With their latest album, Kill the Moonlight, receiving critical acclaim and an ever-widening fan base, Texas rock outfit Spoon hit Detroit’s Magic Stick last Tuesday with fellow indie act Crooked Fingers.
Before the show, Spoon lead singer/guitarist Britt Daniel and drummer Jim Eno took a break before the show to speak with The Michigan Daily.
The Michigan Daily: Kill the Moonlight is less guitar-based than your previous albums. What went into the decision to go into that direction?
Britt Daniel: We didn’t really have a sit-down kind of decision-making process. A lot of the songs started out with more guitars, and then we changed them, molded them.
TMD: How do you guys look at it when you go into the studio? Do you have a plan mapped out when you start recording?
BD: We record at Jim’s house, so we know all about the equipment. But we don’t start recording until we have an idea of where we want songs to go. And that’s not to say that we don’t change things up or decide that we’re going to scratch that one and completely record another song over it. But usually we’ll have thought it out and worked on it quite a bit before we go to work.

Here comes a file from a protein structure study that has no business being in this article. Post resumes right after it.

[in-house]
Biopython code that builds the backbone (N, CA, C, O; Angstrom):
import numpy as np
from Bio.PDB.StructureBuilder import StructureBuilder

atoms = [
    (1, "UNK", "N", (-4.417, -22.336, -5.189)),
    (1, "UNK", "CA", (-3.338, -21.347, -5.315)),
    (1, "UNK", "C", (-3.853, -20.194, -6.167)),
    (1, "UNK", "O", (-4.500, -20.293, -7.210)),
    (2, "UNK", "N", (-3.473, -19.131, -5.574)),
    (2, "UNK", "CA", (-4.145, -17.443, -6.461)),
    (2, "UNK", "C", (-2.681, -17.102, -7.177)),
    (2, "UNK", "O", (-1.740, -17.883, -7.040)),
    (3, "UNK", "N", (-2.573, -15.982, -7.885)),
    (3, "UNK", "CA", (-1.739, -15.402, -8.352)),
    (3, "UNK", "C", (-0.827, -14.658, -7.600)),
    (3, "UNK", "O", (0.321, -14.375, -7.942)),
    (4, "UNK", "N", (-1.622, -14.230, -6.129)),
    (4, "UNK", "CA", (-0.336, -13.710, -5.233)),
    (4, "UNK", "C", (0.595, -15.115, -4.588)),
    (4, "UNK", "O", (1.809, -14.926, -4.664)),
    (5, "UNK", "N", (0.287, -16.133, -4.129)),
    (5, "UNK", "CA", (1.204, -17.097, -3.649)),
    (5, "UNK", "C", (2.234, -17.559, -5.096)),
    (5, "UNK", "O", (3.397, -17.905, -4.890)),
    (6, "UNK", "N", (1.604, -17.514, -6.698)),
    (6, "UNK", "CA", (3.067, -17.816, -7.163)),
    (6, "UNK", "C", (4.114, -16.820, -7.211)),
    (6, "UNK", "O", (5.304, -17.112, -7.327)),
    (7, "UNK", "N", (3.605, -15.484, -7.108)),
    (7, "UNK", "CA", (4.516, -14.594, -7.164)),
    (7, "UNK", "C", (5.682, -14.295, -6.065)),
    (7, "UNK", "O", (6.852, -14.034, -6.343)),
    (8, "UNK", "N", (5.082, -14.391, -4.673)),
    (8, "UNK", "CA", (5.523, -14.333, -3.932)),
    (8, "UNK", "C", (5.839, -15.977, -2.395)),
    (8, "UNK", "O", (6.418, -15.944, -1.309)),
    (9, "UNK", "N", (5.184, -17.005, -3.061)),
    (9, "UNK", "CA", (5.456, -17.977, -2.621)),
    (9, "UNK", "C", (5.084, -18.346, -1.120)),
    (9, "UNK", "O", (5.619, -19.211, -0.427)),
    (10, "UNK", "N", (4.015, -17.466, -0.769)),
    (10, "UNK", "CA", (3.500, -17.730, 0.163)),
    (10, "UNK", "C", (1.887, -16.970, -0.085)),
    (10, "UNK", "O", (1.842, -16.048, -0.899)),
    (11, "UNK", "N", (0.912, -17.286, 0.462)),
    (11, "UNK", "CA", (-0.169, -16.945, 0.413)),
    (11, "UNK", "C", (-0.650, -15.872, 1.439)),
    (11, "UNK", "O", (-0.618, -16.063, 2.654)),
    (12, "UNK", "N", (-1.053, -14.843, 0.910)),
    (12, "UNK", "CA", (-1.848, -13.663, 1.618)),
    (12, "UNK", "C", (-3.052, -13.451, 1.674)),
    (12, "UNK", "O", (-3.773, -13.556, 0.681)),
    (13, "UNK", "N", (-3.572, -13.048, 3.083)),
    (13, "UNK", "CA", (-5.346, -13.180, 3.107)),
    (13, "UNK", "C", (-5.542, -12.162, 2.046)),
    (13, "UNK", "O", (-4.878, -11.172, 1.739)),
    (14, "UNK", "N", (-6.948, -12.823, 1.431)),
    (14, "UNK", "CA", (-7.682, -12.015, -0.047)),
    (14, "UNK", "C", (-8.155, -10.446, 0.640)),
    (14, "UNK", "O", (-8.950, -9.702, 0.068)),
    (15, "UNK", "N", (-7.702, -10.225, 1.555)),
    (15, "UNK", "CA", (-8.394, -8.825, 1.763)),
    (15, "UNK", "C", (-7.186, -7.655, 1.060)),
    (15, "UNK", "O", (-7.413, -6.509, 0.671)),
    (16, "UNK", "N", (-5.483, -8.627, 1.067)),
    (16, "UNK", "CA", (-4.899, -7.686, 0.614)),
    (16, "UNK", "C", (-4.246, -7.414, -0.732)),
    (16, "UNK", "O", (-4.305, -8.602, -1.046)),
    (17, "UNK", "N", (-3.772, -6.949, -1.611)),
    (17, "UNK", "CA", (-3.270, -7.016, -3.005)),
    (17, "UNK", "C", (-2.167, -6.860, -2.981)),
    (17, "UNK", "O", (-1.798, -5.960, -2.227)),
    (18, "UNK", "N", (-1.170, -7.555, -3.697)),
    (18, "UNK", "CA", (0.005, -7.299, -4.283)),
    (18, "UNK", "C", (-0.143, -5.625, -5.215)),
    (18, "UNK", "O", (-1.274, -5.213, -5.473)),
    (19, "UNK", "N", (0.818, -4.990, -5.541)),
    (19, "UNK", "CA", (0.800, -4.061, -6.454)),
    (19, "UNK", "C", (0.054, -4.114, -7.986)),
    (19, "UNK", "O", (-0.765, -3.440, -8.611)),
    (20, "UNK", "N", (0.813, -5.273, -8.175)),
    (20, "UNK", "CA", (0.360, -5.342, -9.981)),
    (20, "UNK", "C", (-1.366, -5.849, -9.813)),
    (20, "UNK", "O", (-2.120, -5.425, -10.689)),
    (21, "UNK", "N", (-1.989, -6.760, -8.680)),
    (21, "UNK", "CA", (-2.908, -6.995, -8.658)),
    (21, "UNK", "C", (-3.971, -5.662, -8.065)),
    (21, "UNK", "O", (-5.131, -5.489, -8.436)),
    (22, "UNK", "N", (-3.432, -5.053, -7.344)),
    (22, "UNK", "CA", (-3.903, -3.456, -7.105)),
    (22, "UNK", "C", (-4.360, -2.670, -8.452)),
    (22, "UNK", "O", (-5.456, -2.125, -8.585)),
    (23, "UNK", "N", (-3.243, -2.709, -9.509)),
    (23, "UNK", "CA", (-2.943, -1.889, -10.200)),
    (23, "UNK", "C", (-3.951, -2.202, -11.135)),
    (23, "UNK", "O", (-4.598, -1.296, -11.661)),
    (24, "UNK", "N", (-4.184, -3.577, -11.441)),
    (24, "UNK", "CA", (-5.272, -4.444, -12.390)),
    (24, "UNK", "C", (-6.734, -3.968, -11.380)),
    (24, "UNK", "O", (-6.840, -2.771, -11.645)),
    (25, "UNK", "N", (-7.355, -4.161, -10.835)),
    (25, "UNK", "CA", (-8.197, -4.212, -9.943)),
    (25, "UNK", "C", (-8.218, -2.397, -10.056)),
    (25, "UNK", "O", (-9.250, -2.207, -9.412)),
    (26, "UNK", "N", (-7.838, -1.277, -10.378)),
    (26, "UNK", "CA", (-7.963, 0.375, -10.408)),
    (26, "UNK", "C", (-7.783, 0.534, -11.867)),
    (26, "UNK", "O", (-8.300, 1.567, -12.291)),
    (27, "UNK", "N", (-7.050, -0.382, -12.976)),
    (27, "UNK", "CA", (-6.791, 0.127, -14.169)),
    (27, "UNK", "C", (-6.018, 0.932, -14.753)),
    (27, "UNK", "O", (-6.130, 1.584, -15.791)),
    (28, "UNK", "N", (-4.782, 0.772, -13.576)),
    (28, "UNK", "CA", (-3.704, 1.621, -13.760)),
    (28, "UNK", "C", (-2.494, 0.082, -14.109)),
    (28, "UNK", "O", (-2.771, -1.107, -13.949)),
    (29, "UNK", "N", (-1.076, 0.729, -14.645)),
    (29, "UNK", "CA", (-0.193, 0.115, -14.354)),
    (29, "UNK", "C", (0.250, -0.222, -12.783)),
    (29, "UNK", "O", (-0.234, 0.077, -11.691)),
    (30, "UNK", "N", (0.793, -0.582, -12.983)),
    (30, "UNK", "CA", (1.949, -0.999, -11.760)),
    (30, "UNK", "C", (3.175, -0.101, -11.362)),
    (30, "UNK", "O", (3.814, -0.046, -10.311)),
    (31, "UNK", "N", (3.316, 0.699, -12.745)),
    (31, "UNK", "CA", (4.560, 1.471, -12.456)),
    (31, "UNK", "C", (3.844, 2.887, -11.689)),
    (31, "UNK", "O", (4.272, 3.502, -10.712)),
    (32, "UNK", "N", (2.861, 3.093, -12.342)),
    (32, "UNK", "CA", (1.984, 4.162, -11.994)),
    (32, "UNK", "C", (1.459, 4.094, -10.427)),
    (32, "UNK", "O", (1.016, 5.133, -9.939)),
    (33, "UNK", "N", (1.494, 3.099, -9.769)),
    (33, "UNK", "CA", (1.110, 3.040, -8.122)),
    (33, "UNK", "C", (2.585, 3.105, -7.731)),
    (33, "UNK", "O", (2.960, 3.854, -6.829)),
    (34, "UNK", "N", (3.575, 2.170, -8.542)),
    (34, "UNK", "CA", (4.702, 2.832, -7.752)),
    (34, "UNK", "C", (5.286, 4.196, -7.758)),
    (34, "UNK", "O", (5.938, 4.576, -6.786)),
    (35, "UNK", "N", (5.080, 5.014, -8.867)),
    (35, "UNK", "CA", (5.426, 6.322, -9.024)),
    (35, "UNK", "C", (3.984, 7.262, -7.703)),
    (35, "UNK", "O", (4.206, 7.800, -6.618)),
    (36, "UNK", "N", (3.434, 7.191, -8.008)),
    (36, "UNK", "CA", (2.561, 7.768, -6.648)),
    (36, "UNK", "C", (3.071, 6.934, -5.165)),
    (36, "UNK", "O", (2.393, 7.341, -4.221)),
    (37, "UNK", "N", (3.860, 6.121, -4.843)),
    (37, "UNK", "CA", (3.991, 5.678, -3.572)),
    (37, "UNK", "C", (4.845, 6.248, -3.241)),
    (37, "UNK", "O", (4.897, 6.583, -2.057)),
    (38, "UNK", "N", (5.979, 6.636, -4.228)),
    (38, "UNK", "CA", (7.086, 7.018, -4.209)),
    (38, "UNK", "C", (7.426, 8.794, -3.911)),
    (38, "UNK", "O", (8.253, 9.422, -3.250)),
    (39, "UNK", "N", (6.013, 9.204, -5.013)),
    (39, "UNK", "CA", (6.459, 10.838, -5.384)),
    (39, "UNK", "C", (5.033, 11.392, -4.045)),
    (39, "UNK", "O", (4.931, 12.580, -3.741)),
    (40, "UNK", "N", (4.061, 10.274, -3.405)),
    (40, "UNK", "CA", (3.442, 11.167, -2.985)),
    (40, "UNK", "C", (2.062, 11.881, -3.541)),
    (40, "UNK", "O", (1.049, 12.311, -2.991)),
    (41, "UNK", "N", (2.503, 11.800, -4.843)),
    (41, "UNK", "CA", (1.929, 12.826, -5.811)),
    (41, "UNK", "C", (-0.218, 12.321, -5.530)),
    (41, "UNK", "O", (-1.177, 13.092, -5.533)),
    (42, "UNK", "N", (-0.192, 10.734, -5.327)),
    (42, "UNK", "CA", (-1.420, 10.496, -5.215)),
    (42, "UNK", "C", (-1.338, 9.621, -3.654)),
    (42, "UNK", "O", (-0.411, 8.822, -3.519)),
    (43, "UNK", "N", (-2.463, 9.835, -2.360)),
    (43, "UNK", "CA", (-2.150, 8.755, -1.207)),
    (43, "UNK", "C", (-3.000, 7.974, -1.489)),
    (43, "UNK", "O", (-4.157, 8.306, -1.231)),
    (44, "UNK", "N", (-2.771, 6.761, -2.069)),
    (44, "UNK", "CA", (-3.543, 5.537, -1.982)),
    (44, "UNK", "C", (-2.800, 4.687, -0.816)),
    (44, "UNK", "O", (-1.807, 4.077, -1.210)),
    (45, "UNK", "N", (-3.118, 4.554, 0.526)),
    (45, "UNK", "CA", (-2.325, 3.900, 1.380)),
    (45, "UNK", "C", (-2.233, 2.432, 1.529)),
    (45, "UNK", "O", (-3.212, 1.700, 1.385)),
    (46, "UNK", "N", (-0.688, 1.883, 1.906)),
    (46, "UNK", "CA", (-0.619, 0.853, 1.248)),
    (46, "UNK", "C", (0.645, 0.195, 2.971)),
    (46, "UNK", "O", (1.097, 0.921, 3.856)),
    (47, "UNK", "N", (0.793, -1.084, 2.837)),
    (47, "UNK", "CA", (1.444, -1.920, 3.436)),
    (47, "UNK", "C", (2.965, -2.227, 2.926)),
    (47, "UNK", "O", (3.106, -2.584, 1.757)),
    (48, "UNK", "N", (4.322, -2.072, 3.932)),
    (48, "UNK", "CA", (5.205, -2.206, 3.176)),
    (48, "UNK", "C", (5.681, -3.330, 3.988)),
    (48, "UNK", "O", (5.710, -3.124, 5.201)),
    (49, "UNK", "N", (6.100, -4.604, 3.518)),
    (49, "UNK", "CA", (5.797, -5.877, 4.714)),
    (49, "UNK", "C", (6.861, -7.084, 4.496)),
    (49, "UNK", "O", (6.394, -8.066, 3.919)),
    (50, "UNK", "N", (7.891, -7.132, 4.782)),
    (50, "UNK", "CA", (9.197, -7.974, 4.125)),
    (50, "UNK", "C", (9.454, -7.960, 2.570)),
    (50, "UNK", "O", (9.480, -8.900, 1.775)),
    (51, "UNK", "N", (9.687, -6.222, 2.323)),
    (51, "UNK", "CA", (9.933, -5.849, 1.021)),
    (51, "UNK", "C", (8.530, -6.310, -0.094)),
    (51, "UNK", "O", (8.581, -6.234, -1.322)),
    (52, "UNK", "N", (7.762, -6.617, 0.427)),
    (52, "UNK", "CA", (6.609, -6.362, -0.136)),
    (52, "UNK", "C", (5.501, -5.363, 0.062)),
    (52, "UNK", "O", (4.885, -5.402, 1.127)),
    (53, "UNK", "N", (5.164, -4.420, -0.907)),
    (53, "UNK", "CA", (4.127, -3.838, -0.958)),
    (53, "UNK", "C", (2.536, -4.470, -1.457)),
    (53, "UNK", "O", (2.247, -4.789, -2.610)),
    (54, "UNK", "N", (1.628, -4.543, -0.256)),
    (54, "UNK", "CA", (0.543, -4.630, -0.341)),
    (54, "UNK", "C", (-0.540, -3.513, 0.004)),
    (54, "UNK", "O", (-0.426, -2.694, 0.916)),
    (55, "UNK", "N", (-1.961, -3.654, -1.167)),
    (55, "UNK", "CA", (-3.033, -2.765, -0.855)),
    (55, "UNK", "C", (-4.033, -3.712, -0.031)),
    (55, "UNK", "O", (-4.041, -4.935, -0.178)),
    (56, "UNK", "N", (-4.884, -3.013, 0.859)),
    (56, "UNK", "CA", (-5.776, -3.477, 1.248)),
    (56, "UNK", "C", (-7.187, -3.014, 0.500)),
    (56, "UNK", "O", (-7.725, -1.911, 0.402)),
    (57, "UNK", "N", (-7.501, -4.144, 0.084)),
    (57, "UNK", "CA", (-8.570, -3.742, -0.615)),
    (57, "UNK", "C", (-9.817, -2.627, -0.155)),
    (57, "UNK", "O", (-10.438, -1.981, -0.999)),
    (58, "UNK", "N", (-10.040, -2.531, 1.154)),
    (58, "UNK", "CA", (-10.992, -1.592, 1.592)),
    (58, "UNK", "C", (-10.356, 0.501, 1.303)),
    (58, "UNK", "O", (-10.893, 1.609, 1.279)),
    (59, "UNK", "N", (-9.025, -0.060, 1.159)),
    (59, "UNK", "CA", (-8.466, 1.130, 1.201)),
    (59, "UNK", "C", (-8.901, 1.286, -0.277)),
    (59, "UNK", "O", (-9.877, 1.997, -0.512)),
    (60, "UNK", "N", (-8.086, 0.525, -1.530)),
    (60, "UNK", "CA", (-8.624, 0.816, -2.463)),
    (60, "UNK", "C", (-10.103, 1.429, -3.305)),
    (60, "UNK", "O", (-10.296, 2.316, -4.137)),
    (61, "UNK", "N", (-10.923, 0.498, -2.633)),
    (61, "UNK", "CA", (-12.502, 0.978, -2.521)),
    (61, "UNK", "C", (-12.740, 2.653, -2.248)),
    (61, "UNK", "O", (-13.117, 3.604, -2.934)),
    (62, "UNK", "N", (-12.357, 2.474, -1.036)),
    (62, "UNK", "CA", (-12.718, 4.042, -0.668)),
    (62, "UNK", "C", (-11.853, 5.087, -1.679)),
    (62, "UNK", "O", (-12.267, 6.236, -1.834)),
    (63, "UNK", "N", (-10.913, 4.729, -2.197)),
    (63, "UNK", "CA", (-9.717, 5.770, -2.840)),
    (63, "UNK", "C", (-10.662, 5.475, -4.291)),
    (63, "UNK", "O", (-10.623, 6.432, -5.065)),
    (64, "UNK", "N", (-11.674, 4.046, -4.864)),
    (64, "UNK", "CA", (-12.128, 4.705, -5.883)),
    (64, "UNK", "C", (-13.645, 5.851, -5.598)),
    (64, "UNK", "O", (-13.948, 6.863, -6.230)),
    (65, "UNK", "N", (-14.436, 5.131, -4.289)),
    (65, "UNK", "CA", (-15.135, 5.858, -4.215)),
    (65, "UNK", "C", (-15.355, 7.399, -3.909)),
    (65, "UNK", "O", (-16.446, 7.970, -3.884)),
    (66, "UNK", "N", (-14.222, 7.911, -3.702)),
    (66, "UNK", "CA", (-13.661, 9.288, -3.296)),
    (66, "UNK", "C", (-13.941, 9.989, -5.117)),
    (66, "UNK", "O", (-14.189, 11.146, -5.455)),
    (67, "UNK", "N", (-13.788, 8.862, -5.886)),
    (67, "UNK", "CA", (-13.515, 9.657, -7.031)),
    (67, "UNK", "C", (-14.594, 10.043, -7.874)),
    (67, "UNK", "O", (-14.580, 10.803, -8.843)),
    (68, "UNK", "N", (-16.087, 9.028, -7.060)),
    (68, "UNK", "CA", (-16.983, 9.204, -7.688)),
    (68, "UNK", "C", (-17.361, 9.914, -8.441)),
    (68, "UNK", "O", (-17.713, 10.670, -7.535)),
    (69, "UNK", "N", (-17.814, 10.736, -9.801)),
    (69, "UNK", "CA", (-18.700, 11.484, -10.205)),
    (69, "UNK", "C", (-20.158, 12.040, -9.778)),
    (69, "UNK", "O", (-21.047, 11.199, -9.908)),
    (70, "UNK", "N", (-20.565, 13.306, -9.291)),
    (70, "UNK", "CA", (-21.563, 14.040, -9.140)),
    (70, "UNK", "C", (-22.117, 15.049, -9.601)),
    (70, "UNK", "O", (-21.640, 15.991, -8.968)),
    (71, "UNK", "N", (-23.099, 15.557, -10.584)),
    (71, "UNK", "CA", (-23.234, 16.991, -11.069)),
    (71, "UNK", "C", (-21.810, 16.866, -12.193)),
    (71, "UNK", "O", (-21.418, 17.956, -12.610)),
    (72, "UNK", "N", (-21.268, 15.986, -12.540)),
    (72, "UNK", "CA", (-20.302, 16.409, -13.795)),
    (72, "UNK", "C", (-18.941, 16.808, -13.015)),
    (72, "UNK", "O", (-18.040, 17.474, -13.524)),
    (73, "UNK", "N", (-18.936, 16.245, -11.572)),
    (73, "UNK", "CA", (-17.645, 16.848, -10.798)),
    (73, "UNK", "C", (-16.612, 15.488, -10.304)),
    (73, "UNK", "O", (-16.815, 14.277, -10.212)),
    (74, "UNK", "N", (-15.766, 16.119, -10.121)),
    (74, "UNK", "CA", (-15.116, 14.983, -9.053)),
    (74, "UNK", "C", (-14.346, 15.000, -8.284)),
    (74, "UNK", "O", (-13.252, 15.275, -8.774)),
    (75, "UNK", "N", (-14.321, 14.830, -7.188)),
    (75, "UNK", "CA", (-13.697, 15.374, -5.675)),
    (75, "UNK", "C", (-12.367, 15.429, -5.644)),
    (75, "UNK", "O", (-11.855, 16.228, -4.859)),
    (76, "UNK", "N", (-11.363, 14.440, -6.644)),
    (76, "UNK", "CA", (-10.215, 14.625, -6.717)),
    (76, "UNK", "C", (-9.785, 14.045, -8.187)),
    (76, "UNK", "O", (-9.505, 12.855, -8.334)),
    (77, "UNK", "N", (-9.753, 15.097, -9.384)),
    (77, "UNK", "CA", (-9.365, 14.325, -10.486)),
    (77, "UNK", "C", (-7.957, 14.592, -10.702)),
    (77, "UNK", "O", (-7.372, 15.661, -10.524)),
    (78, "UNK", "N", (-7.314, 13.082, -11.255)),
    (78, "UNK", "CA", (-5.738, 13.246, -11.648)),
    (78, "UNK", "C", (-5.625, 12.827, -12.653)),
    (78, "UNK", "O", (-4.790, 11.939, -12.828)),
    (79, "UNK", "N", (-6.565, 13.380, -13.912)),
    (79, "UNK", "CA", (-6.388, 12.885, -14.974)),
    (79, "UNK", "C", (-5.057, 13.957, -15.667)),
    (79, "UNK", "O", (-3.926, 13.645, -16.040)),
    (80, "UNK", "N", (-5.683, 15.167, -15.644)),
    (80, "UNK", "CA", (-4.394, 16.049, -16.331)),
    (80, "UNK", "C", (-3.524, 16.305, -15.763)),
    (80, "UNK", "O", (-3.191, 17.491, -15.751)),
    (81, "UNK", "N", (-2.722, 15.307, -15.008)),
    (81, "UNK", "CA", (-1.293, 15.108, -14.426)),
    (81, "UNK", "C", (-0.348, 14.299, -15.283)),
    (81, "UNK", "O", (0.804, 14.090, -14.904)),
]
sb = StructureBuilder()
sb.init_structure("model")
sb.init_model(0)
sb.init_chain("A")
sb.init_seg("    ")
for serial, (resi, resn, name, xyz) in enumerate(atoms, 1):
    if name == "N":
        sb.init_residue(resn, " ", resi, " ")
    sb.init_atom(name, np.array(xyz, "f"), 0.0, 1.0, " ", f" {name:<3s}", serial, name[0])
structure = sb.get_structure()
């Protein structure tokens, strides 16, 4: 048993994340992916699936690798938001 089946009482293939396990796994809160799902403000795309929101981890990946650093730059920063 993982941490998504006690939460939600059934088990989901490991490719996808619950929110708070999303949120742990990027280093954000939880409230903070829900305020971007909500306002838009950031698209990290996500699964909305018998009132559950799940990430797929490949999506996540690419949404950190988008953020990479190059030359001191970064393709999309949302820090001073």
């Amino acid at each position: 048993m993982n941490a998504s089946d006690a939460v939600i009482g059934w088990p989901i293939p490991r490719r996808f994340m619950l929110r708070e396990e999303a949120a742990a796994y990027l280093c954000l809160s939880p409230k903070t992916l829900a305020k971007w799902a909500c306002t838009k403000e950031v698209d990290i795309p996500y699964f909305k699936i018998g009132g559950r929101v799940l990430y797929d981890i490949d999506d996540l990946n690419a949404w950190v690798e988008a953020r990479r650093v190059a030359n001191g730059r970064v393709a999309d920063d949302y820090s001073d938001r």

Jim Eno: We do have the flexibility to try more things.
TMD: There’s been a big garage rock explosion over the last few years and more focus on rock in general. Do you think that has helped you out at all?
BD: There a lot of good things that have come from it. The overall scope – where the center is – of music is a lot better now than it was four years ago. Some of these bands I love; some I’m not too crazy about. But at least we’re not talking about Limp Bizkit and Korn anymore.
JE: And it’s great to hear those bands on the radio, too. We’re not on the radio, but it’s great to hear them.
TMD: Where do you guys come from when you write? On Kill the Moonlight I picked up a classic rock vibe a little bit.
BD: We’re into a lot of classic rock, a lot of punk rock, folk-rock.
TMD: I’ve heard you guys often compared to two acts in particular: Pavement and Elvis Costello. Is there any secret influence that no one has picked up on yet?
BD: I don’t know … CCR?
TMD: You were recently featured in Rolling Stone. Do you think that was because there was something about that last album that really caught on with people, or was it just a matter of time?
BD: I think it was a matter of time. I think all the records are pretty good.
JE: It’s also been pretty gradual, too. We’ve been touring our asses off on every record. We have been seeing more and more people come to the shows. How many people were here last time we played?
BD: There were like 15 people. We didn’t play Detroit for a while because of that. We have a new guy we’re working with who said, “Play Detroit again.” And then we sold 260 tickets in advance, so we’re happy.
Visit www.michigandaily.com for a full transcript of this interview.
– Daily Arts Writers Andrew Gaerig and Scott Serilla contributed to this article.